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Self Development

It’s My Job And I’ll Cry If I Want To: The Case For Showing Emotions In The Workplace

Allowing workers to show their true selves has its benefits.

Amanda Slavin

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In a society that values strength, independence and self-reliance above all else, why express yourself? Why go out on a limb to reveal anything other than the highlight reel you post on social media in any situation, let alone in the setting where it could cost you the most: At work?

As it turns out, it could pay off in a big way.

Corporate robots are a dying breed

In today’s professional landscape, people want to bring their whole selves to work, even if doing so would break from the norms of “professionalism.” Millennials want work-life integration, not just work-life balance, meaning they’re not going to leave their emotions at home and send a cold, feeling-less, in-control-at-all-times automaton to the office in their place.

The insane precedent we’ve set for employees to remove so much of themselves from their professional lives is not only unhealthy for individuals; it’s also costing their employers in huge ways, even cutting enormous chunks out of corporate bottom lines.

By creating a workplace that does not allow people to share who they are, employers are essentially ensuring widespread workforce disengagement and high turnover.

I have a (somewhat) radial recommendation to overcome this massive issue: Cry at work.

Related: How to Harness Your Emotions

So, you want my employees to be crying – in the office?

Yes and no. In a perfect world, your employees would be perfectly balanced in their workloads and satisfied in their roles. They would never feel overwhelmed or dejected, and the need for showing negative emotions in the office wouldn’t exist.

We all know that’s not the world we live in. With the insanely fast pace of business these days, it’s likely that your team is going to feel frustration, anger, sadness and a whole host of other unpleasant emotions in the office.

I firmly believe that allowing, and even encouraging them to process these feelings outwardly is essential to having a successful business.

Here’s a personal example so you can see that it’s not as scary as it seems

One experience during last year’s holiday “break” led me to the brink of exhaustion. My team and I thought most people would be offline, but instead, our clients were in need of assistance, and I ended up picking up a heavy load because we hadn’t planned accordingly. I was working until the late hours every night during a week I had planned to spend with my family, and I was frustrated. This was directly impacting my health, and I was putting my professional success in front of my own personal and physical health.

After the holiday, during our weekly check-in, I expressed this frustration with the entire team. I cried during this call, explaining that I had felt really alone and like I could not really depend on anyone. I empathized that I knew everyone worked so unbelievably hard and that we all needed this break, but ultimately we hadn’t set ourselves up for success. We had to work harder and smarter so that we could truly take a well-deserved break and be present with our loved ones and ourselves.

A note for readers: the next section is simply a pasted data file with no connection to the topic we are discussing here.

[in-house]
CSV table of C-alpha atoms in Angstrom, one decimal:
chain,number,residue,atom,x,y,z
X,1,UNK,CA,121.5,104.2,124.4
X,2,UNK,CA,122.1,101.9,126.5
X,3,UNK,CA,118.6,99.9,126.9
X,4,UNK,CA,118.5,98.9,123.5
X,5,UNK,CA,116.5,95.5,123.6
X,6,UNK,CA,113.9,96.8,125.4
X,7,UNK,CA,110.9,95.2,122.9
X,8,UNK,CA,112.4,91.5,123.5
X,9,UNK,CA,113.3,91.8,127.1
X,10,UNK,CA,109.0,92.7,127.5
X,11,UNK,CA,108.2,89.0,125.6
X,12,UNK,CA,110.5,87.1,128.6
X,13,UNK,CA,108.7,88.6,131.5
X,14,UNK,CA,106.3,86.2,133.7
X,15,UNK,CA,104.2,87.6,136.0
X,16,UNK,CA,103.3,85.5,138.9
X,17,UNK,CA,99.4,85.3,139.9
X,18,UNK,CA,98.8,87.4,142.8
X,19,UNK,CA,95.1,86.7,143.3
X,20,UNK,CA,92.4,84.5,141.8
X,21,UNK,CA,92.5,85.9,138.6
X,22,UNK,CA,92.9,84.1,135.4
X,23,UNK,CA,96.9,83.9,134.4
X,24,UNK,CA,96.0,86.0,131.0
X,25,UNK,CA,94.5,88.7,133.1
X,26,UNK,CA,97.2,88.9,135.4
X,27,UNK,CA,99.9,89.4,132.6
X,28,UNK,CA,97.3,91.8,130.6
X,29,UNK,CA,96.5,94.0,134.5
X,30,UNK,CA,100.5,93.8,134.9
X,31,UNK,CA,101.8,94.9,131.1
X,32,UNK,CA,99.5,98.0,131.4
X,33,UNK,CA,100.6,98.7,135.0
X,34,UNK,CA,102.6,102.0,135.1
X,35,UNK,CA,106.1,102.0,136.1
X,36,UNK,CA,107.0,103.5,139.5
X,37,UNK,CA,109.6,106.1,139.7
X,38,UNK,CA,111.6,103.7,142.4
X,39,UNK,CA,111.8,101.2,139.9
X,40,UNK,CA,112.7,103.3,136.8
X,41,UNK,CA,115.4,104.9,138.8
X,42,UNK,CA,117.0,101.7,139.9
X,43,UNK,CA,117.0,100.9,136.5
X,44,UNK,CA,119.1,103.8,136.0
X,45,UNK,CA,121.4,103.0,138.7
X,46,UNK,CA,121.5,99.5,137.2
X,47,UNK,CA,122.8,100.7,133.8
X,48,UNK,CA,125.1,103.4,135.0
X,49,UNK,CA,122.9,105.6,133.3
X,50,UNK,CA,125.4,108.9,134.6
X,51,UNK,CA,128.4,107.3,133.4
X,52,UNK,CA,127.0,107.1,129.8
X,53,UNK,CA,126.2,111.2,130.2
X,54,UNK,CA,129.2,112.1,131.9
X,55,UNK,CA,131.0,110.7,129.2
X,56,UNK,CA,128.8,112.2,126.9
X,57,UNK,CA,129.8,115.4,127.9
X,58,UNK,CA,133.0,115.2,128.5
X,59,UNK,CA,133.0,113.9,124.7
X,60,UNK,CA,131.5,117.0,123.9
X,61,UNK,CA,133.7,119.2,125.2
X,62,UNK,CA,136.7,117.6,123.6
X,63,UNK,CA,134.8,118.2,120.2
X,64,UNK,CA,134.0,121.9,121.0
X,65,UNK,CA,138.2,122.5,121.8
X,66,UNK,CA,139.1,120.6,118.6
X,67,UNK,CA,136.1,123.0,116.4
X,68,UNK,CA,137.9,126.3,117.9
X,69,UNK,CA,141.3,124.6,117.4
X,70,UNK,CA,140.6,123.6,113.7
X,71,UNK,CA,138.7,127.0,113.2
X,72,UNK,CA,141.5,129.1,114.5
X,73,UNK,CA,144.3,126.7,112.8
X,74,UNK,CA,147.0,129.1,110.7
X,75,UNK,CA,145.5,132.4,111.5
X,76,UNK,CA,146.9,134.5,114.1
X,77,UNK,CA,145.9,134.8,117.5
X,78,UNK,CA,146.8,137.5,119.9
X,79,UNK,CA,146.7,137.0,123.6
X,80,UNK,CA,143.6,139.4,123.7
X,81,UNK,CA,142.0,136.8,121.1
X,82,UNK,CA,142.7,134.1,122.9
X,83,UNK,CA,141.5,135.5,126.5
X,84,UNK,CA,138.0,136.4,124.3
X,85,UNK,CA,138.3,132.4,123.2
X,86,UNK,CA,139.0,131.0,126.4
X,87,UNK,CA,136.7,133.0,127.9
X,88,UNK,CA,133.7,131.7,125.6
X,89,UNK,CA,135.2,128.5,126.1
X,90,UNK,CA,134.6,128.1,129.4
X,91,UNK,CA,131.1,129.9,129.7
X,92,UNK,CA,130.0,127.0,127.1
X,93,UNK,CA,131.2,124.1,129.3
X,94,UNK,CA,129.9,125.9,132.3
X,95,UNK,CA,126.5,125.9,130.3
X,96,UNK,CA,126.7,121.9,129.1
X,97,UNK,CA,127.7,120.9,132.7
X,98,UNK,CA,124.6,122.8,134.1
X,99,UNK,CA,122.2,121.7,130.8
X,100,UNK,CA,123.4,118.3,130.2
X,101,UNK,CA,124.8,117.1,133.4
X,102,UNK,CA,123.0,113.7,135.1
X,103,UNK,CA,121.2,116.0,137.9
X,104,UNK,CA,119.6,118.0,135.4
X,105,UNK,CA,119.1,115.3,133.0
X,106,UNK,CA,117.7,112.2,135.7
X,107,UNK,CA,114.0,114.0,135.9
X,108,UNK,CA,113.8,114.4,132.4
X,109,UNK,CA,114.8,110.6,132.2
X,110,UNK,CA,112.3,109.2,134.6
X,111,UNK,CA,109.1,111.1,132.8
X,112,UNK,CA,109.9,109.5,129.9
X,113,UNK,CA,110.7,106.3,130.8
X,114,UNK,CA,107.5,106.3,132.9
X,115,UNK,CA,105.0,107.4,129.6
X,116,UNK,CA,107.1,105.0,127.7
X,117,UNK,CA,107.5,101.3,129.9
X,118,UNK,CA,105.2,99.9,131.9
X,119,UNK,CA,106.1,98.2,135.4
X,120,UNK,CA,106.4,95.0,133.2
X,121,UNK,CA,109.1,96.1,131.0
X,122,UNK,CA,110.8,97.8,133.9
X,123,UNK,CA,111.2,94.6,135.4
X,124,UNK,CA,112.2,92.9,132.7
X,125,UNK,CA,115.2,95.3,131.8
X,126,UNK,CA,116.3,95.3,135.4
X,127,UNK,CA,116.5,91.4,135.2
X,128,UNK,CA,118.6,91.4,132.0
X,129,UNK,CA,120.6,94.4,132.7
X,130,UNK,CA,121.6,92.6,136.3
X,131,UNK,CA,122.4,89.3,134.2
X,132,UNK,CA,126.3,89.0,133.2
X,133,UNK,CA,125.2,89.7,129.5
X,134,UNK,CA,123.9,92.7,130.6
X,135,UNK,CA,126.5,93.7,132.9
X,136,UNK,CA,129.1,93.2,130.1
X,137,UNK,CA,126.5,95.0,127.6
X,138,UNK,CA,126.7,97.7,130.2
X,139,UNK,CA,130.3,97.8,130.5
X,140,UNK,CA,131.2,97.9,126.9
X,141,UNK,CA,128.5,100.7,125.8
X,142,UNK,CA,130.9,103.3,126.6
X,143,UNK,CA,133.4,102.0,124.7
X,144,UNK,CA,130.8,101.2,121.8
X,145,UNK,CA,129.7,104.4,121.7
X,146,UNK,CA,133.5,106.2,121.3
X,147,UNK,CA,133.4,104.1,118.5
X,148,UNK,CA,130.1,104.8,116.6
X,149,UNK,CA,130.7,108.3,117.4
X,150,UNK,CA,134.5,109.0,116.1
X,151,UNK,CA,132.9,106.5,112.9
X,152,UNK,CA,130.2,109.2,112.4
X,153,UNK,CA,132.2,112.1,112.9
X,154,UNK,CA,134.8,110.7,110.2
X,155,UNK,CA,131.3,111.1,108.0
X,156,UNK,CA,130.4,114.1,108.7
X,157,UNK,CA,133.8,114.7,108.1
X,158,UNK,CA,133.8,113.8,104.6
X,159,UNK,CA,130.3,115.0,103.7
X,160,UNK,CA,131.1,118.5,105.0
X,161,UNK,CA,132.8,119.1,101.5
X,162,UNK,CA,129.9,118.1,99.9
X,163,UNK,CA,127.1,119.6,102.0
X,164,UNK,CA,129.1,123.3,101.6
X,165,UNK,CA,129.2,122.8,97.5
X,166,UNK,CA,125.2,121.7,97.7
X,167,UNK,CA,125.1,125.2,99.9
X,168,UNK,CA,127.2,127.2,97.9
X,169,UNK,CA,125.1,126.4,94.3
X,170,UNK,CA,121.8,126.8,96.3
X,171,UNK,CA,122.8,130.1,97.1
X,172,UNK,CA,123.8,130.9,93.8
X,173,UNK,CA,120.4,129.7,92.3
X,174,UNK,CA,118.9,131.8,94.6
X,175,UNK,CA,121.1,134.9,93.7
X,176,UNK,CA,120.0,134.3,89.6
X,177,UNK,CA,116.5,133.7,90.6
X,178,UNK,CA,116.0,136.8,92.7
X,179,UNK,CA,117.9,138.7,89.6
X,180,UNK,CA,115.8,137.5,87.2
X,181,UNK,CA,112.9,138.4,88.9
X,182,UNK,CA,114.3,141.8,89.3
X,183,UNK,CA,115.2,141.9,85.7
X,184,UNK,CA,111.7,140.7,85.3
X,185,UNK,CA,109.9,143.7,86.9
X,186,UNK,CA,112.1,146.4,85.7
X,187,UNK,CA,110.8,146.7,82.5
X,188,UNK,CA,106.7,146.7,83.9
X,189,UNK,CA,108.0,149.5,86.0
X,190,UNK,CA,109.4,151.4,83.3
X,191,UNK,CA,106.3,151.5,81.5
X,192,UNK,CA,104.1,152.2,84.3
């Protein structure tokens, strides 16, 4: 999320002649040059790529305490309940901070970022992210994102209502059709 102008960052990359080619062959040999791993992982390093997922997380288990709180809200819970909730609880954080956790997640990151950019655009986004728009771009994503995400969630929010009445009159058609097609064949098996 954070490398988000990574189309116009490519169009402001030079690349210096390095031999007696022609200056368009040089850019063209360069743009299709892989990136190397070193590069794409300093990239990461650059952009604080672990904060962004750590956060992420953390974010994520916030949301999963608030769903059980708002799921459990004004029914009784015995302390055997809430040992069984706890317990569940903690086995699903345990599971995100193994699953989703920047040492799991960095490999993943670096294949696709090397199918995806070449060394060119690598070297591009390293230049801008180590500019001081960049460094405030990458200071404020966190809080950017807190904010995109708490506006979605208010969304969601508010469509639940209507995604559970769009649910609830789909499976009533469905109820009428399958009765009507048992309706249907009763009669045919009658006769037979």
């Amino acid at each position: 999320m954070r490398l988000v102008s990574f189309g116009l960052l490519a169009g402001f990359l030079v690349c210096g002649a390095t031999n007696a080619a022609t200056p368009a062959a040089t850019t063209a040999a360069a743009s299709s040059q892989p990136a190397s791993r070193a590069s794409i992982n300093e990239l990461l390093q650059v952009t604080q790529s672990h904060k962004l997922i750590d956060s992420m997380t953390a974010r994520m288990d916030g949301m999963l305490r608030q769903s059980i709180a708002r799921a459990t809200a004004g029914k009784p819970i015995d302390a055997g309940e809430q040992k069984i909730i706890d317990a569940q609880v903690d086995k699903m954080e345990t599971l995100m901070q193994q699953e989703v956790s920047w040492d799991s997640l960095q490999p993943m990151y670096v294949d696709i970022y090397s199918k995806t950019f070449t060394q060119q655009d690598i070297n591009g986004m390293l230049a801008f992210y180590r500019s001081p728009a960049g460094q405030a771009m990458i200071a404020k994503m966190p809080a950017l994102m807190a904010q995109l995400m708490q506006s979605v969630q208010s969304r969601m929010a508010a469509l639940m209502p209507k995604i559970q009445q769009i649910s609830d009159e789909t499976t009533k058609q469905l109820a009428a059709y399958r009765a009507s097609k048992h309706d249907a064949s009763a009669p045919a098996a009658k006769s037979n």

The team responded immediately, and not only understood my perspective, but jumped into shape to do the work. In the end, we were able to satisfy our clients’ needs and set aside a time of rest for all of us, including myself.

Sometimes tears are the most productive solution, because they show your humanity and rally your colleagues to support you.

Related: 10 Ways Smart People Stay Calm

OK, I get the picture; now what do I do?

encouraging-emotional-expression

There are so many strategies you can try to create an expressive, engaged workplace in which everyone can show how they really feel, but the ones I recommend starting with are:

1. Encourage expression

Create an environment where people can openly share their emotions, whether that’s an all-team happy hour when a new client is won, or encouraging employees to vent their frustration on a tough day. Sometimes, this even means encouraging crying in the office.

2001 study by Vanessa Urch Druskat and Steve B Wolff found that teams who score high on tests for emotional intelligence (or emotional quotient, EQ) perform markedly better than those who score poorly. “Our research shows that, just like individuals, the most effective teams are emotionally intelligent ones.”

And they aren’t the only ones preaching the EQ gospel. Their findings have been replicated by hundreds of workplace and emotional researchers and published in dozens of peer-reviewed journals.

One of the most effective strategies that my company, CatalystCreativ, has used to help businesses create a more empathetic and expressive culture is teaching ways to foster traditionally “feminine” traits above more “masculine” ones. By valuing and expressing traits such as receptivity, surrender, vulnerability and tenderness, employees of all genders show higher rates of engagement and job satisfaction, and companies themselves perform better.